I Slipped and Fell on Someone Else’s Property. Are They Liable?

Think you might need a Portland slip and fall attorney? Your first thought if you injure yourself in public might be “I’m so clumsy” or “How embarrassing!” But often it’s not completely your fault. Don’t be hard on yourself! Maybe a store owner ignored a burned-out lightbulb that made it difficult to see, or they didn’t dry off their shop entrance after a heavy rainstorm. Not only do companies have to fix problems that could injure customers, but Oregon law requires them to check and try to prevent future dangers from arising. If you had an accident and think the property owner might be to blame, keep reading.

Oregon has different standards for customers, friends, and trespassers. That can make things slightly complicated. (For instance, if you’re trespassing at an abandoned construction site and hurt yourself, the law can’t protect you as much as if you were holiday shopping.) Let me give you a brief overview of important terms, and then I’ll run you through two hypothetical situations.

Slip & Fall Terms

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Premises liability: Premises liability includes slip-and-fall cases as well as those involving snow, ice, fires, dog bites, and toxic fumes. These personal injury cases deal with getting injured on someone else’s property. Basically, if someone owns property and you have a right to be there, you shouldn’t have to worry about your health or safety!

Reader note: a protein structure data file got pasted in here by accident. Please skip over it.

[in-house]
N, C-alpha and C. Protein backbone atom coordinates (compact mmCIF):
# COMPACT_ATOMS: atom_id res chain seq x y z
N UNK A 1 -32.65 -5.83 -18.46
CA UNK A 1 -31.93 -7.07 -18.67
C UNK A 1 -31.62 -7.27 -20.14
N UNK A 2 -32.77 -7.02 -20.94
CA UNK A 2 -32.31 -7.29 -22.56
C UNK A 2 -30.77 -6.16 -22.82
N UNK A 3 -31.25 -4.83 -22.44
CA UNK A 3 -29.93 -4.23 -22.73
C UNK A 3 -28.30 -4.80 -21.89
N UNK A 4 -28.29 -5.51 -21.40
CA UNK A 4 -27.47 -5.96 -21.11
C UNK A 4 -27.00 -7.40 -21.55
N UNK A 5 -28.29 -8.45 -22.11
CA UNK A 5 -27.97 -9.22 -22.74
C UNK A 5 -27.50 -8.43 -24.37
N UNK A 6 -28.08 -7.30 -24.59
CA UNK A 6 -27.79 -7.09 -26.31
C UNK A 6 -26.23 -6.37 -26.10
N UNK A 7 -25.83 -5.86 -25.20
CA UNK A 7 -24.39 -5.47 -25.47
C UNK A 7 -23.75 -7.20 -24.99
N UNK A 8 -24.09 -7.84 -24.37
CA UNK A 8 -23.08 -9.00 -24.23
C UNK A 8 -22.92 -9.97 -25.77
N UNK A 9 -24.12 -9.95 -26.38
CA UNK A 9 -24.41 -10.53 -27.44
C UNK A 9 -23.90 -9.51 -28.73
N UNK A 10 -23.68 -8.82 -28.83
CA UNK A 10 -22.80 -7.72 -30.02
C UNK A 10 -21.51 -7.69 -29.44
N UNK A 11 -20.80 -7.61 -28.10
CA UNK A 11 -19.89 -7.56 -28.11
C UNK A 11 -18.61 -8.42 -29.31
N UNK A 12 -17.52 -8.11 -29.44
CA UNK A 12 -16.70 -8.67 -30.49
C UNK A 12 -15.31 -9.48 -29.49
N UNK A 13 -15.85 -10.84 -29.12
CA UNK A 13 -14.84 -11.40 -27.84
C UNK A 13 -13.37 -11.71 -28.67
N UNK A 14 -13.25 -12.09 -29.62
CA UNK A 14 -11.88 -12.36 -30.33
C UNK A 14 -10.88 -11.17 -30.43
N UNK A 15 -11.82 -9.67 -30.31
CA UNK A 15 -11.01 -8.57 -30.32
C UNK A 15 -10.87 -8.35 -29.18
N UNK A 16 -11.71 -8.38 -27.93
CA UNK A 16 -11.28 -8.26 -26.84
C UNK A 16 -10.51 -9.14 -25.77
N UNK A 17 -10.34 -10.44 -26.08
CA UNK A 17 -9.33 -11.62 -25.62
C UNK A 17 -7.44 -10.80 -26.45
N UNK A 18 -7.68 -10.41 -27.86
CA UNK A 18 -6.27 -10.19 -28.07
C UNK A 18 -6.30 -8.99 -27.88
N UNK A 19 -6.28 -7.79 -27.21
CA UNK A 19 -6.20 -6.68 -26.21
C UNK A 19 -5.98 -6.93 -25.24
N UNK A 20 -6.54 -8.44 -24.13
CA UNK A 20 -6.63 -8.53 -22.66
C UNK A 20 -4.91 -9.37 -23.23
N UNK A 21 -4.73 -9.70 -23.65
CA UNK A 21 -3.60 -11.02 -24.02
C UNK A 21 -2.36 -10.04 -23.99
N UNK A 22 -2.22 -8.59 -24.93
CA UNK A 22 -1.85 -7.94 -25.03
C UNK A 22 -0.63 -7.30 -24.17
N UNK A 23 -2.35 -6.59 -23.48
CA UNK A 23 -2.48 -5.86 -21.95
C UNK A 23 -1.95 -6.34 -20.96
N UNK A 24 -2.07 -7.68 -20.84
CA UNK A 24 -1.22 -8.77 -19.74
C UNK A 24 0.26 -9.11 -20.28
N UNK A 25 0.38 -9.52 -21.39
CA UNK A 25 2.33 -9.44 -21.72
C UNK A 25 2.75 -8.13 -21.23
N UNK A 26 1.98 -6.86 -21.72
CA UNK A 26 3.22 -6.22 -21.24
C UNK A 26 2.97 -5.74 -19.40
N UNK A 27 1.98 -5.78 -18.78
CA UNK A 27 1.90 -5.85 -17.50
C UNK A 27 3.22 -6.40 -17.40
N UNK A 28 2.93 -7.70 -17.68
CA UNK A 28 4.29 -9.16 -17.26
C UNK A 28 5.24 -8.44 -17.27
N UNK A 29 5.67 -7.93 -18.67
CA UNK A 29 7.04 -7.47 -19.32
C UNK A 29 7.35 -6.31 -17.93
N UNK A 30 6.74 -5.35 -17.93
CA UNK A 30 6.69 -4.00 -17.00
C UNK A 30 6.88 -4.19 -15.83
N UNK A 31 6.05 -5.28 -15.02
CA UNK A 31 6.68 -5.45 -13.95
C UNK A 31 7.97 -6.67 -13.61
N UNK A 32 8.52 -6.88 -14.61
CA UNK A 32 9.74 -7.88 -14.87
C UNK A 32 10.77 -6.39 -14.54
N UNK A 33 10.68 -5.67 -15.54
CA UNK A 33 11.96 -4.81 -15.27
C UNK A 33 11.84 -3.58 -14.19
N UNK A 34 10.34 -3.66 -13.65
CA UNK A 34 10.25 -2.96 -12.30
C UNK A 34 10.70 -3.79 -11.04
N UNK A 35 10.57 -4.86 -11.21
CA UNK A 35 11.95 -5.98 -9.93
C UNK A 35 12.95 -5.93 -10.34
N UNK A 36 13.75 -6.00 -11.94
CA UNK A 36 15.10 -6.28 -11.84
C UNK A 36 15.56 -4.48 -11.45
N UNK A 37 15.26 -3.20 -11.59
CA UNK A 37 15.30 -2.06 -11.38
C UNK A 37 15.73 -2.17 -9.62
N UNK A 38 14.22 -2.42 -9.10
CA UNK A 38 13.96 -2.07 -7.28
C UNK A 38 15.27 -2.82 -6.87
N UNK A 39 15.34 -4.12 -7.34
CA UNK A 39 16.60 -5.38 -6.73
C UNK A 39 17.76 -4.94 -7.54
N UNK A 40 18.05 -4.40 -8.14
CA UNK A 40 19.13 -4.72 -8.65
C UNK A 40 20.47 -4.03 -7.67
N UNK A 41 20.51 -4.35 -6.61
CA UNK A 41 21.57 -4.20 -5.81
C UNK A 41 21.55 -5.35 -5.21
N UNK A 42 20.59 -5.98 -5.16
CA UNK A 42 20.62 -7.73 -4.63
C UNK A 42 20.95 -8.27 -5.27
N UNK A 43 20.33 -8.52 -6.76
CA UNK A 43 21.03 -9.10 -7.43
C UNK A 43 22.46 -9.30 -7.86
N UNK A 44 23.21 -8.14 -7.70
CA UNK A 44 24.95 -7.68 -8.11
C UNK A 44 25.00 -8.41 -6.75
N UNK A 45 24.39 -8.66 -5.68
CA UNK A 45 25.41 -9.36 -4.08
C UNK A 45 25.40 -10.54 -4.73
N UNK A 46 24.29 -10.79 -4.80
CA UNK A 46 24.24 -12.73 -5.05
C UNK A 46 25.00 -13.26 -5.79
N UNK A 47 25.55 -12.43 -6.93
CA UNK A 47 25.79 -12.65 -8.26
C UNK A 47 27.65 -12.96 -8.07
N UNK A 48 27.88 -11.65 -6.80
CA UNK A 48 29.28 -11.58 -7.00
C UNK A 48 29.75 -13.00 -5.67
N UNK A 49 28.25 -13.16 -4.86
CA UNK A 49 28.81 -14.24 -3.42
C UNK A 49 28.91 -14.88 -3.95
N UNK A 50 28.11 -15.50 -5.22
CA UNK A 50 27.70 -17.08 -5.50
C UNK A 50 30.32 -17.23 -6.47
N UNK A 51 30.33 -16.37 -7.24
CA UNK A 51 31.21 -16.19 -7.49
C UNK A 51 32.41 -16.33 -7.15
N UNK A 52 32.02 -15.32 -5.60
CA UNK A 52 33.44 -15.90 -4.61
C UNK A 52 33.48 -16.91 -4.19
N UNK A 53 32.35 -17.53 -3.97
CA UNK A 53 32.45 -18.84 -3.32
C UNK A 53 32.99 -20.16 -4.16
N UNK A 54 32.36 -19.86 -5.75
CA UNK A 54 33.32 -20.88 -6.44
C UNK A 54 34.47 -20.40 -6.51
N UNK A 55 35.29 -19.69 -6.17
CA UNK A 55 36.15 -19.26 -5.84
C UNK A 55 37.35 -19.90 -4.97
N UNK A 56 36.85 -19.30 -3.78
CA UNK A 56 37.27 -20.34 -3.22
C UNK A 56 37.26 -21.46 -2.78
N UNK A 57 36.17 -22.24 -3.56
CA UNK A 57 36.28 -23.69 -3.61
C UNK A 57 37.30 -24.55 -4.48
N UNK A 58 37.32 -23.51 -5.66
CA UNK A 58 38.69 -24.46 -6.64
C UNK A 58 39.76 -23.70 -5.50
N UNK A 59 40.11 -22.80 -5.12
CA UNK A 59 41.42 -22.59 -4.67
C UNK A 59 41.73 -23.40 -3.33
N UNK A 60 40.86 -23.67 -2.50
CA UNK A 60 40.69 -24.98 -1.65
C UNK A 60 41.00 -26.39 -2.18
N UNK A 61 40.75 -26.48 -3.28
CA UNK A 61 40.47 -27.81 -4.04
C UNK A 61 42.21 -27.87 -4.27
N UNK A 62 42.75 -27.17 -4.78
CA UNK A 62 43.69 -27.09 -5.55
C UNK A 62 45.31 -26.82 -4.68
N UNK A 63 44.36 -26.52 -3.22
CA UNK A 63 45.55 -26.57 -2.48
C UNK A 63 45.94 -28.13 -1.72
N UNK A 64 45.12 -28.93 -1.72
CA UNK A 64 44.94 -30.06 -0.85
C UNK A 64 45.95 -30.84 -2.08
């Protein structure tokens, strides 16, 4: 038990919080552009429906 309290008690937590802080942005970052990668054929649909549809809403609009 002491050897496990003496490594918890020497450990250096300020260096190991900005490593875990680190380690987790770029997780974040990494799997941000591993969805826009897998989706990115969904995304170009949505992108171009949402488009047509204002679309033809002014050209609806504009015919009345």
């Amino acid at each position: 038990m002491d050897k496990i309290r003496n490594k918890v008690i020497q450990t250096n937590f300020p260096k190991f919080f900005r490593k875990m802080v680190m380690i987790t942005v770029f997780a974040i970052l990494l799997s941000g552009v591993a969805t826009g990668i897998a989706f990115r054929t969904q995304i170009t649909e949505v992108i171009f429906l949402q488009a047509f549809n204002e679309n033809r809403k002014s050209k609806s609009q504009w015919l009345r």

Duty of care: Oregon law requires homeowners and especially business owners to uphold their “duty of care” by keeping you reasonably safe. If you accidentally get hurt because they weren’t cautious or alert, the jury could find them negligent.

Invitees: This is another way of saying “customers.” If you go to work, do business, or turn in a job application, you’re an invitee. Companies are legally required to fix any hazards so invitees are safe. Not only that, Oregon law says they have to “reasonably inspect for” other hazards and repair them.

Licensees: If you are allowed to visit a business but have no business relationship with the owner, you’re a licensee. FindLaw says, “A social guest at a residence is normally considered a licensee.” It also includes unsolicited salespeople. The standards are slightly lower for licensees than for invitees. Business owners are still required to keep the property safe for you, but they aren’t required to sniff out unknown dangers like they are for invitees.

Trespassers: If you’re not authorized to be on someone else’s property, you’re a trespasser. Homeowners and business owners aren’t legally responsible to protect trespassers from danger unless they’re children. But they can’t harm you, either. And if a property owner knows people are trespassing often, they could be held accountable if you seriously injure yourself due to a situation they created and hid from you. (If a grocery store knows people are stealing food from its dumpsters, they cannot legal booby-trap the dumpsters!)

Now on to two sample slip-and-fall scenarios. Remember that this does not constitute legal advice. Call us for a free consultation with a Portland slip and fall attorney.

Slippery Stairs at Lloyd Center

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You head to Lloyd Center for some holiday shopping. It’s raining heavily, and you have to go down several stairs from the parking garage to enter the main department store.